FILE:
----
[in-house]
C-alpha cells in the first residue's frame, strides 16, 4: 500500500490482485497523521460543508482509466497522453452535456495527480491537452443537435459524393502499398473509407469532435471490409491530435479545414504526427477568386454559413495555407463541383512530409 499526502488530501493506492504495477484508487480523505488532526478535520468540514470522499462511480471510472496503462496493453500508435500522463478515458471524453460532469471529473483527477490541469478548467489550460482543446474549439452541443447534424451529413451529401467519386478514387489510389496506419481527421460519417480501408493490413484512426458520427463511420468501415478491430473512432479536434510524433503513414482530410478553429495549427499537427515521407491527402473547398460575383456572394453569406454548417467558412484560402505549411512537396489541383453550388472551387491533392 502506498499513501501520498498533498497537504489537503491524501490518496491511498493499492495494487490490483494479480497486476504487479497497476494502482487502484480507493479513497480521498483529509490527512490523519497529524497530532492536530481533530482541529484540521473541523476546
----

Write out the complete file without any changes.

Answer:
[in-house]
C-alpha cells in the first residue's frame, strides 16, 4: 500500500490482485497523521460543508482509466497522453452535456495527480491537452443537435459524393502499398473509407469532435471490409491530435479545414504526427477568386454559413495555407463541383512530409 499526502488530501493506492504495477484508487480523505488532526478535520468540514470522499462511480471510472496503462496493453500508435500522463478515458471524453460532469471529473483527477490541469478548467489550460482543446474549439452541443447534424451529413451529401467519386478514387489510389496506419481527421460519417480501408493490413484512426458520427463511420468501415478491430473512432479536434510524433503513414482530410478553429495549427499537427515521407491527402473547398460575383456572394453569406454548417467558412484560402505549411512537396489541383453550388472551387491533392 502506498499513501501520498498533498497537504489537503491524501490518496491511498493499492495494487490490483494479480497486476504487479497497476494502482487502484480507493479513497480521498483529509490527512490523519497529524497530532492536530481533530482541529484540521473541523476546